Friday, December 4, 2009

Cancer coping

This week has been a very hard week emotionally for my husband and I. The skin pain and itching from his cutaneous lymphoma seem to be increasing intensity. We have been trying to figure out what pain medication will give him the most relief without making him a zombie or worse than this, not able to get up at all. One medication will pretty much knock him out and results in uncomfortable side effects. Another seems to relieve the pain to a manageable level so he can still get around, but doesn’t last long enough and taking too much in one day can cause liver damage. Beyond all of this, it’s the itching that is the most unbearable. This has him so depressed and desperate, even scratching until his tender skin bleeds doesn’t give him relief. We saw a pain management doctor today. We are hopeful that she will be able to coordinate his pain and coping meds to give him some quality of life.

It is not easy to see the love of your life, strong and tall, reduced to a frightened, weepy, pain filled creature, depressed and withdrawn. I want to take away everything that is uncomfortable for him, but am helpless to do so. All I can do is be there and hold his hand or rub his back. I try to be strong and do the things that need to be done that he cannot do. I release my tears of grief and sorrow in quiet when I am alone. I guess I have always been the strong one of my family. My family counts on me to be there and functioning. Even I am realizing my limitations.

I have spoken with my boss to ask permission to reduce my hours to be at home more with W. I also need to conserve my mental and physical energy to work out all the disability paperwork, doctors appointments, medications and daily care for my husband. I am grateful my boss is graciously understanding in allowing me the flexibility to work as I can and take care of W. I didn’t think this talk would happen so soon. We were told, perhaps optimistically, that people with this kind of lymphoma could live a normal lifespan with treatment, but there is no cure. Perhaps it sounded to good to be true. No one said the quality of life would be so compromised. I should have taken the cue from the dermatologist, who first suspected the condition, that this lymphoma was not so pleasant. However, even with this realization, what is one to do to prepare for such a life ahead? No, perhaps it’s better to undergo some denial in the beginning and learn to cope gradually.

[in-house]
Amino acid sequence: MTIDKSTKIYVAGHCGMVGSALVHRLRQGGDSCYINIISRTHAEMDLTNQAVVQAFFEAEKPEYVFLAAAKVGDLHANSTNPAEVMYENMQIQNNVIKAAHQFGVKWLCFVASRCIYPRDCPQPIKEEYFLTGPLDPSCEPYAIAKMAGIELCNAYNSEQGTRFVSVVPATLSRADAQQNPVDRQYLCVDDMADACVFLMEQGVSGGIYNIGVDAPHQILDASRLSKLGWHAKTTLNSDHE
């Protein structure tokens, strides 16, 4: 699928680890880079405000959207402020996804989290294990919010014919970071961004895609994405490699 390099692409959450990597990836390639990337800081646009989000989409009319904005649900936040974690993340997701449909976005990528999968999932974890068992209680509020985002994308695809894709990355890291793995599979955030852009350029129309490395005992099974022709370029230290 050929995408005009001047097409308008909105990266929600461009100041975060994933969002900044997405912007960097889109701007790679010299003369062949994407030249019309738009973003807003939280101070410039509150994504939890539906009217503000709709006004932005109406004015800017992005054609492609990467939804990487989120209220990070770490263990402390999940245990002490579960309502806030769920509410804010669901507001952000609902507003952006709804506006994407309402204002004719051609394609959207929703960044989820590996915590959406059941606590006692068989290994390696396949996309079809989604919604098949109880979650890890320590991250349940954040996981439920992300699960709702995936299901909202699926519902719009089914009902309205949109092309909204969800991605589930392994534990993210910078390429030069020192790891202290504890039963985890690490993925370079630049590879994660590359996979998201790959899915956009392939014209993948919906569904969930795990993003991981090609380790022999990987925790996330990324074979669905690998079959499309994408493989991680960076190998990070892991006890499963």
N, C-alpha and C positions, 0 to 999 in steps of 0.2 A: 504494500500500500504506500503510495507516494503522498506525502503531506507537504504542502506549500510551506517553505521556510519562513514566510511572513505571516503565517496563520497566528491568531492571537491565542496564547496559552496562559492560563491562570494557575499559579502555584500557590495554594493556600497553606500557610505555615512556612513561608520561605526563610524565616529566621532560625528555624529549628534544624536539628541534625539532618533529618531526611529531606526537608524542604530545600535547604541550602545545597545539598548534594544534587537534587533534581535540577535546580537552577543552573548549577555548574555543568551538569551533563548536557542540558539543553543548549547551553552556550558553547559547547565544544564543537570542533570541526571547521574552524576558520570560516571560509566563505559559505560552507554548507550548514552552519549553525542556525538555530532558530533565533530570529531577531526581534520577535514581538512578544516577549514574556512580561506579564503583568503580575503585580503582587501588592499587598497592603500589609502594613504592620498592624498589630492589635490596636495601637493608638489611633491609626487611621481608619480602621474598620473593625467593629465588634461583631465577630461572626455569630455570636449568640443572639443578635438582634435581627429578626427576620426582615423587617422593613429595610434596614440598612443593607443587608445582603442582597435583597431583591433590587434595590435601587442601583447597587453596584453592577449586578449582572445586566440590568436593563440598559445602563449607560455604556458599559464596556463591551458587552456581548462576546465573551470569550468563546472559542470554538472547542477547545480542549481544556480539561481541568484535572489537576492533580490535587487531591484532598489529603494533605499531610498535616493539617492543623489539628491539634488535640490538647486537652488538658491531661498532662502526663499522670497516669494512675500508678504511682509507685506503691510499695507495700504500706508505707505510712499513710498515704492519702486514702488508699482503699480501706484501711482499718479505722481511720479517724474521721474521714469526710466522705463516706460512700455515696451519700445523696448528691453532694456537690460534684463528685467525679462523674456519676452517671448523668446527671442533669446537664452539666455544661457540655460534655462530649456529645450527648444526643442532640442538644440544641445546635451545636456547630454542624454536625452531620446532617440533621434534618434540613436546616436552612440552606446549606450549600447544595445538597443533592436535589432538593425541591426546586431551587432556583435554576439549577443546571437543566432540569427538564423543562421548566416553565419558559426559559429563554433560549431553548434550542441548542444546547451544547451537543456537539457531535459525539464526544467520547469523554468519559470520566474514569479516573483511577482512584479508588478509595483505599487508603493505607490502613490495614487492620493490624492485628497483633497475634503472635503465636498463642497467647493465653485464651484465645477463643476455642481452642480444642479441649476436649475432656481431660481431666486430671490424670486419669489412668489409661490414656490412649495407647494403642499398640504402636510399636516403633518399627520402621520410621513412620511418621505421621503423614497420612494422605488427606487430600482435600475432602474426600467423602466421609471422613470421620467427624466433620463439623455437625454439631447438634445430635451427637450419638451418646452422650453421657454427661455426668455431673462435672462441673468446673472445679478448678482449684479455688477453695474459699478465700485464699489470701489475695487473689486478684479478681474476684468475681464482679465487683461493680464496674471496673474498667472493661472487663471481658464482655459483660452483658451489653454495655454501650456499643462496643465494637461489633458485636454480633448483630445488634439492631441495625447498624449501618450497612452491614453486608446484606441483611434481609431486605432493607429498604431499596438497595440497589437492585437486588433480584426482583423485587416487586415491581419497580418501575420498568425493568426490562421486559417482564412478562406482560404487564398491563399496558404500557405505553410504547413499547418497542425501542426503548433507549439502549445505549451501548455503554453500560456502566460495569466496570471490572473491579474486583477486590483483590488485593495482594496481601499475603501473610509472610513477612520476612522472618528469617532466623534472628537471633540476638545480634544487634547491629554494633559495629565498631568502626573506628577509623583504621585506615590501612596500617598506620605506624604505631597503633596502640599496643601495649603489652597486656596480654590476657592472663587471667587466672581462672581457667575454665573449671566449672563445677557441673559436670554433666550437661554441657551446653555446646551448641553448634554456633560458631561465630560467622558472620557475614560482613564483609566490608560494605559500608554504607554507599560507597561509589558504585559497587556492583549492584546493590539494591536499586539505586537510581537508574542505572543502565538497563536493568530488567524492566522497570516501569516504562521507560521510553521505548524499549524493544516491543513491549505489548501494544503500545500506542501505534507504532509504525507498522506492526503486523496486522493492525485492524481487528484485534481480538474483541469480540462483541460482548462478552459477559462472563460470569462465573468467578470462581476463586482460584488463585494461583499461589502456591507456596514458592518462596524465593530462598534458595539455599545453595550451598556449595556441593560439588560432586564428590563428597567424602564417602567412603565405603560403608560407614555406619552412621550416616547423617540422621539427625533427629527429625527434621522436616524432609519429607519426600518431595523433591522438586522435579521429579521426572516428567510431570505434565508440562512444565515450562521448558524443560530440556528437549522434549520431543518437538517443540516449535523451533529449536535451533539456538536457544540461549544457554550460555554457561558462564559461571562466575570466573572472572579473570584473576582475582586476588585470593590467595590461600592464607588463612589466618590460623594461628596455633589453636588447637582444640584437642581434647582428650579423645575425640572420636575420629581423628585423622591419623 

I am grateful and appreciate so much the little kindnesses people in our lives have done for us. Being a recipient of such kindness and compassion reminds me not to be so self-centered in my own problems. I count my blessings and know that there are others still worse off that us. God has truly answered my prayers and taken care of our financial needs to keep us going. It has allowed me to return some of his generosity to others as well. What is it called? Paying it forward? Thank you all for loving us.

That reminds me, I have to finish knitting Scott’s socks tonight!

Matthew 25:40 Jesus said “ I tell you the truth, whatever you did for the least of these brothers of mine, you did for me.”

1 comment:

Adalia Savic said...

Dearest niece, I am saddened by your struggles and I am thinking always of you and your dear husband. I will pray and hope for some relief for the both of you. I do believe it is our destiny to serve others as it strengthens us. Like the climbers who reach the top of the mountain and feel the sense of pride in spite of the difficult journey, we too must remember that we are needed and we serve in this life's journey.